Glean, which just went public a few weeks ago, is a wonderful resource for math and science educators (and in the future, the team aims to expand their collection to include the humanities and ESL lessons as well).
Teachers who are looking for videos to incorporate into their lessons, who want to create a blended or flipped classroom environment, or who are trying to discover a different approach to a particular topic will find Glean incredibly useful.
As you can see, when you arrive at Glean, the setup is simple. Just type in the topic you're looking for, or scroll down and you can click on a particular area of math or science to browse by standard.
After you search, you'll be presented with the best videos that match your query. Glean's algorithm is constantly learning which video lessons are the most useful, which are the least useful, and which styles of videos each individual likes best. Because of this, Glean will customize your search results towards what it thinks you will like the best.
Each video is also organized by specific traits, and Glean uses these to determine what types of video each individual user likes. For example, some videos include critical thinking skills, or a sense of humor, or short and simple explanations.
The final, and perhaps best feature of Glean, is the Q&A discussion forums that are linked to each video. While a student is watching a video they can ask a question to their digital peers (and to the teachers and staff members who work with Glean) if there is anything they are confused about.
Imagine assigning a video as homework for students, and while they're watching it they can have a discussion with the other students in the class about anything they're uncertain about. It's a great way to keep students involved with the lesson.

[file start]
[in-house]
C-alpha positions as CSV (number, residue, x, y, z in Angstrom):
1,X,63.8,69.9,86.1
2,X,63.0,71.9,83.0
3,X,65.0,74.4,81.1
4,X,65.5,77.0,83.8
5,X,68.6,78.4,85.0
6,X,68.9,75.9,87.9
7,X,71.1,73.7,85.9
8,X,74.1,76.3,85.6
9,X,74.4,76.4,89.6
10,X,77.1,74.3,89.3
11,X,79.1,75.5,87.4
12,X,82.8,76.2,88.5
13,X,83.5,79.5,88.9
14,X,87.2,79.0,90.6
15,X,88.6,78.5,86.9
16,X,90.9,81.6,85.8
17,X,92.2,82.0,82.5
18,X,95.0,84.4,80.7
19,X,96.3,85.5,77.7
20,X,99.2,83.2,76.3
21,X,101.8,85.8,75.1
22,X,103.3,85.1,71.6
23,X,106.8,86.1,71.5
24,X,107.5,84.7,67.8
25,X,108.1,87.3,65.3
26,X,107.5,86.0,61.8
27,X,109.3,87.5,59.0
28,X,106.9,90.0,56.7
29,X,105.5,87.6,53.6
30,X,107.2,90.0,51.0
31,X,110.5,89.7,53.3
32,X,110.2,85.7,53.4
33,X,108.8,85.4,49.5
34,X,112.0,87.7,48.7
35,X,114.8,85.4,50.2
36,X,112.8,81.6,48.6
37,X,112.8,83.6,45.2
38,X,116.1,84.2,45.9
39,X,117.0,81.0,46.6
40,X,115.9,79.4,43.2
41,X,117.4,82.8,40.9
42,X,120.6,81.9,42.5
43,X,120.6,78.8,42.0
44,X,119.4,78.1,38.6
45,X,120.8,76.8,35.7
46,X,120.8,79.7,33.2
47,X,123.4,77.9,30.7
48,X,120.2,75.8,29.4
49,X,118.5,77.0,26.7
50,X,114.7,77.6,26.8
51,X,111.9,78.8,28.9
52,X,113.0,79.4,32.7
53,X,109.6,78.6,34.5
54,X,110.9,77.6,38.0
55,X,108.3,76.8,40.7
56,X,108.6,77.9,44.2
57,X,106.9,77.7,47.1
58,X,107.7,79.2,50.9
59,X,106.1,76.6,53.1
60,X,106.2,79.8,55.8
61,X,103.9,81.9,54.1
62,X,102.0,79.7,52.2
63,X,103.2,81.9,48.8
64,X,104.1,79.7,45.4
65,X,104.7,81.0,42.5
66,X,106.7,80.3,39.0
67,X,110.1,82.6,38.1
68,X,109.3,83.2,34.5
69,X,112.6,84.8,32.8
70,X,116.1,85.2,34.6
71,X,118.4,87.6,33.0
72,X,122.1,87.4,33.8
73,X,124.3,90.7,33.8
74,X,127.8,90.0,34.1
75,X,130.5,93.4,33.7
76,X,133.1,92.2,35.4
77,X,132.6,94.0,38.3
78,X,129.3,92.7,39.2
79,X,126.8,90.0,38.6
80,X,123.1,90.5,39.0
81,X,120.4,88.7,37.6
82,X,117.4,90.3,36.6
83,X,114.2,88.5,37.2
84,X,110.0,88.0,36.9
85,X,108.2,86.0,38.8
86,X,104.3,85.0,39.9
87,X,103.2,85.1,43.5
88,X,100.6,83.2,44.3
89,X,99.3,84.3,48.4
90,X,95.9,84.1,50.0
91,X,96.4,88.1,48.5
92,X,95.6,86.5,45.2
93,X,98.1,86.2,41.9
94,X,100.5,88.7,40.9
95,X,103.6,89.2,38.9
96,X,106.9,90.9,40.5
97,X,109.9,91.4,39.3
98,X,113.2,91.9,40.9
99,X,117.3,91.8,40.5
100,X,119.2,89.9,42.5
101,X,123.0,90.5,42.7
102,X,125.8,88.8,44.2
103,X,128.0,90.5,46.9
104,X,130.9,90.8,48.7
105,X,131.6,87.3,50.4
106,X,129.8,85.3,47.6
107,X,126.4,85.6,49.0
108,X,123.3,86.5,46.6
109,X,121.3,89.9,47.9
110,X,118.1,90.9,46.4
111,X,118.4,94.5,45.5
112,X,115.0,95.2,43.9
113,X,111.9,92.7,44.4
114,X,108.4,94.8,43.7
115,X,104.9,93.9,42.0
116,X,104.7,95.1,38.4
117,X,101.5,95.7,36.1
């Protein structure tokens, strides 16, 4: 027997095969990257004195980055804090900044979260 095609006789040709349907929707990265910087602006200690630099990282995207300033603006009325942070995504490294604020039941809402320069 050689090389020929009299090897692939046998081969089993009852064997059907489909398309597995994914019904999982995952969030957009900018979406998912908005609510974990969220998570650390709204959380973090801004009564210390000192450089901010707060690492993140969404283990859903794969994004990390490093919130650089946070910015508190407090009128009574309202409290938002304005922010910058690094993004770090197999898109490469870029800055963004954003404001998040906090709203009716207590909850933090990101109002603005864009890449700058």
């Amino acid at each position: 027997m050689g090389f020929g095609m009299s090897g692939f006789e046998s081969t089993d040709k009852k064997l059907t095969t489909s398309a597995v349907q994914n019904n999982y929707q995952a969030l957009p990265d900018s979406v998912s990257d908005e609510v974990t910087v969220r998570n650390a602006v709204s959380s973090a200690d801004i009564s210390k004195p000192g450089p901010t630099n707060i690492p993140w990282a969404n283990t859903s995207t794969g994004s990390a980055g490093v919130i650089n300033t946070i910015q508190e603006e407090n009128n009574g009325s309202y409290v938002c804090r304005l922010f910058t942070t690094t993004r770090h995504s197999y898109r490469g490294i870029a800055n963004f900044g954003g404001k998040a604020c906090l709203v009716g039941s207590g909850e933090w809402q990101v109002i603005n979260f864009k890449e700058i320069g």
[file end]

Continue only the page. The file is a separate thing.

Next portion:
Finally, Glean has just rolled out some major updates! The team has added the ability for teachers to create classes and push out video assignments to students they have enrolled. On top of that, teachers are now able to monitor and track how much of each video assignment a student actually watched. Using this new "insights" tool, teachers can easily find out how engaged their students are with the content. For more information, check out the Insights page.
And, as I mentioned earlier, eventually Glean plans to include ESL and humanities courses in addition to math and science. They've got a great team working on the site and I have no doubt that the future updates will make the site even more of a valuable educational resource.
The opinions expressed in this review are my own. I was not compensated for reviewing this application